1991 Canadian Grand Prix
- Sunday, June 2, 1991
- Grand Prix Molson du Canada
- F1 World Championship
Montréal, June 2: After the first four Grand Prix races of this season, in the USA, Brazil, Italy and Monaco, the domination by the combination of Ayrton Senna, McLaren and Honda with the strong support of Goodyear tyres, Shell fuel and oil and many other branches of the motor racing industry, had the Formula 1 world spellbound. Four pole positions, four race victories, 1st and 2nd at the Imola race, it was all becoming too much domination by one team and some people were ready to give up and start thinking about next year! Fortunately there were some who were not prepared to accept this domination as inevitable, not only drivers, but car designers, engine specialists, fuel companies and even tyre manufacturers. The fact that Gerhard Berger, in an identical car to Senna, could be beaten, and frequently was beaten, gave hope to many, though there were few who were prepared to say how Ayrton Senna was going to be beaten.
Alain Prost seemed to have unwittingly destroyed what morale there was in the Ferrari team, just as he nearly did with the turbo-Renault team and then the McLaren-Honda team, but the only other truly front-running team, Williams-Renault was totally unaffected by the little Frenchman, and were actually encouraged by the fact that Ferrari were opposition that could be dealt with comparatively easily. The Senna/McLaren/Honda combo was something else altogether, but not invincible as far as Patrick Head, the leader of the Williams car-design team, and Bernard Dudot, the leader of the Renault engine design team, were concerned, and these two have been working well together for a long time. A quick look back at the previous four races shows that the Williams FW14 and its Renault V10 power unit could almost match the McLaren MP4/6 with its Honda V12 engine and there was not a lot missing from the efforts of the two Williams drivers. Nigel Mansell we know always gives of his best, and Riccardo Patrese was surprising everyone by his quiet application to the job in hand and lure of possible victory, which was occasionally within sniffing distance.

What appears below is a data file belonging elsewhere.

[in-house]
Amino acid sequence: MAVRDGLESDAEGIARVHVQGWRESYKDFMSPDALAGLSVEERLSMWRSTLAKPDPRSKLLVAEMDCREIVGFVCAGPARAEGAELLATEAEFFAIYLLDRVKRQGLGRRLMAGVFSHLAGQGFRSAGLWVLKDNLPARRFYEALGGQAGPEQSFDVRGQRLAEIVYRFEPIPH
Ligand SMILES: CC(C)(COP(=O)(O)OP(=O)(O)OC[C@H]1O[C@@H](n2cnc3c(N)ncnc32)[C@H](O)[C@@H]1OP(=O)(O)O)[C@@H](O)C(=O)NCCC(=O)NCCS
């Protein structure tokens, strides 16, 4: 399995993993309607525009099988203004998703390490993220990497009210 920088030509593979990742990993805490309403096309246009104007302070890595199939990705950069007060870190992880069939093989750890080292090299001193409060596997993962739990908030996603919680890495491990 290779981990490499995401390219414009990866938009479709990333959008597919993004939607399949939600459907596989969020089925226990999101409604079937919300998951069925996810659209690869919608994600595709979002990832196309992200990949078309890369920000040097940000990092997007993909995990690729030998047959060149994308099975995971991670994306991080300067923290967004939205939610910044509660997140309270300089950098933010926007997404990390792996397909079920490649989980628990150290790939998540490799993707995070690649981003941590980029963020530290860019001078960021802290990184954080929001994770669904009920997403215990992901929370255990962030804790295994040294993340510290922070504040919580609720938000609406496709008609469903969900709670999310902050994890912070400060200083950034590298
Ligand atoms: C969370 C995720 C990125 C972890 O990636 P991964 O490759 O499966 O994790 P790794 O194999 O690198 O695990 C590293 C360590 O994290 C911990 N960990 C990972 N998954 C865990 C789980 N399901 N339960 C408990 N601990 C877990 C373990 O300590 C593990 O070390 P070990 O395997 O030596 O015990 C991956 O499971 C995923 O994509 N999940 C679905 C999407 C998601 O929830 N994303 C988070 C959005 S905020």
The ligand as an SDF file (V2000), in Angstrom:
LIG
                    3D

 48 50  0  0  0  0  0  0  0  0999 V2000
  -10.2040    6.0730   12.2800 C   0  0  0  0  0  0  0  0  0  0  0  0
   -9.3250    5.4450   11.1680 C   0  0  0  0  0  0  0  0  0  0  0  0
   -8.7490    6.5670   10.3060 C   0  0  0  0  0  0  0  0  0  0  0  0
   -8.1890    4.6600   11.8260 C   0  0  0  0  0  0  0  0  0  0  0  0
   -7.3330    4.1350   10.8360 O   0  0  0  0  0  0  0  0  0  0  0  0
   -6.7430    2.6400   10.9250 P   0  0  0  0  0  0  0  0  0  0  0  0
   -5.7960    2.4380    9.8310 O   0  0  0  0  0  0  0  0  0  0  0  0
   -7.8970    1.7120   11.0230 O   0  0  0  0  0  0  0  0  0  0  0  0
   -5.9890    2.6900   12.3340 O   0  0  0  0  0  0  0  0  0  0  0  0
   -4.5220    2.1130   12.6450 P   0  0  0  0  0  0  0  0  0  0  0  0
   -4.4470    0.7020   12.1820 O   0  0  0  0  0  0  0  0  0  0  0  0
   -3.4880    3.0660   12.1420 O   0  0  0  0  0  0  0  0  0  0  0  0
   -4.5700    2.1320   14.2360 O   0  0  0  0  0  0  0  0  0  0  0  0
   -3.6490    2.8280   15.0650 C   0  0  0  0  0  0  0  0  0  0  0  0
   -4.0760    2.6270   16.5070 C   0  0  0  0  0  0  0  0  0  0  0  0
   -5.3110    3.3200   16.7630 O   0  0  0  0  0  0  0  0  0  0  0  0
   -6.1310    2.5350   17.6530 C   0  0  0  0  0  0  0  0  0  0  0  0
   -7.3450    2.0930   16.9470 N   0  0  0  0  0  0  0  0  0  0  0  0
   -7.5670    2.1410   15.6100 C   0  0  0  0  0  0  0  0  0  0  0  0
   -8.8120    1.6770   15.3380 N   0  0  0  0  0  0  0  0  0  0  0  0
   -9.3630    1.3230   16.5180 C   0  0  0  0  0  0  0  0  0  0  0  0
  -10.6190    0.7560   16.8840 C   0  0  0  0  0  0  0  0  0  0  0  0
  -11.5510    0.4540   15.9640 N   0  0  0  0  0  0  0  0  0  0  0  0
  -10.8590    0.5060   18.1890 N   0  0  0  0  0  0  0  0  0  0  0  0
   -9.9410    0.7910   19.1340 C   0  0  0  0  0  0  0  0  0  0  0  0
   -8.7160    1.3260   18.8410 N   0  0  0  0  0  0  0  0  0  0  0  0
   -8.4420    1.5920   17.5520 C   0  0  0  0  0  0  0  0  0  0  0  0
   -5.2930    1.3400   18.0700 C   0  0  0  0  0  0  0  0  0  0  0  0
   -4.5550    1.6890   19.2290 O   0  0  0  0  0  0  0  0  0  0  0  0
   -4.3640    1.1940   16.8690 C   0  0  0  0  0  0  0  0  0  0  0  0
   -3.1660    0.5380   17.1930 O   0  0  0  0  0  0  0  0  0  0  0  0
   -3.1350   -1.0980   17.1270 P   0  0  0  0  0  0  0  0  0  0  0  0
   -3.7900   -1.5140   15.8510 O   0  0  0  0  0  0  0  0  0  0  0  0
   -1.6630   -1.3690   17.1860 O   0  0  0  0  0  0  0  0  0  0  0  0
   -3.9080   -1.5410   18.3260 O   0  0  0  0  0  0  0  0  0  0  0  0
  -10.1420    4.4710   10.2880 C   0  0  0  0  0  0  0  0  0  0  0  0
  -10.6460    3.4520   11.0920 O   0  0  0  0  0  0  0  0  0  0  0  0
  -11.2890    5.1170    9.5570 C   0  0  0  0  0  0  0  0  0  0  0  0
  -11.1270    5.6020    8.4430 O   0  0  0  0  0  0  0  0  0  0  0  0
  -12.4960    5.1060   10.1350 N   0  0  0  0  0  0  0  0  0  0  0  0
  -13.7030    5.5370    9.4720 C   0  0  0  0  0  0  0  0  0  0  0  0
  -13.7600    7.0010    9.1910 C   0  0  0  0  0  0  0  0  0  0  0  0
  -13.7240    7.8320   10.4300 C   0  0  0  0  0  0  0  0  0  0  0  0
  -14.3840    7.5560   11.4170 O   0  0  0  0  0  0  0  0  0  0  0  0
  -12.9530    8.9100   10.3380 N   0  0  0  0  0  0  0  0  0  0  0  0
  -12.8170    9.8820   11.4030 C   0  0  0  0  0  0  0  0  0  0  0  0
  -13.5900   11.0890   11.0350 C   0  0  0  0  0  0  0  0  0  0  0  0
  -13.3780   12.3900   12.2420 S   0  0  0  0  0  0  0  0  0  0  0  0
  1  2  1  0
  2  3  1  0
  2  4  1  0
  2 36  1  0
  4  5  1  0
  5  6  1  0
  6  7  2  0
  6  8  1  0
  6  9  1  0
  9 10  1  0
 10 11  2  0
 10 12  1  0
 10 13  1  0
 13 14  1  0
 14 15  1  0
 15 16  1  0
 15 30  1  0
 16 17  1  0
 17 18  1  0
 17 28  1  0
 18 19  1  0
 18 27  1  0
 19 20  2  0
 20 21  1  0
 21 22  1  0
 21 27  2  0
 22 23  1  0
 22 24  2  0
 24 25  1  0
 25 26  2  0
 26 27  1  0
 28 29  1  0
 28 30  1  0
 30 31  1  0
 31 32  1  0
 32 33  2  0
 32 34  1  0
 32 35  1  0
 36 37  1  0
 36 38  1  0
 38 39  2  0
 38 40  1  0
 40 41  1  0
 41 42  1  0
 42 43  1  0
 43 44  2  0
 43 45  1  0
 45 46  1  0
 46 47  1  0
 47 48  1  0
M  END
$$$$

[caption id="attachment_637416" align="alignnone" width="2000"] The Williams pair lead the field into the first corner[/caption]
Temporary road course
Michael Schumacher (Benetton B193B-Ford), 1m21.500, 121.605 mph, F1, 1993
First Race1978 Canadian Grand Prix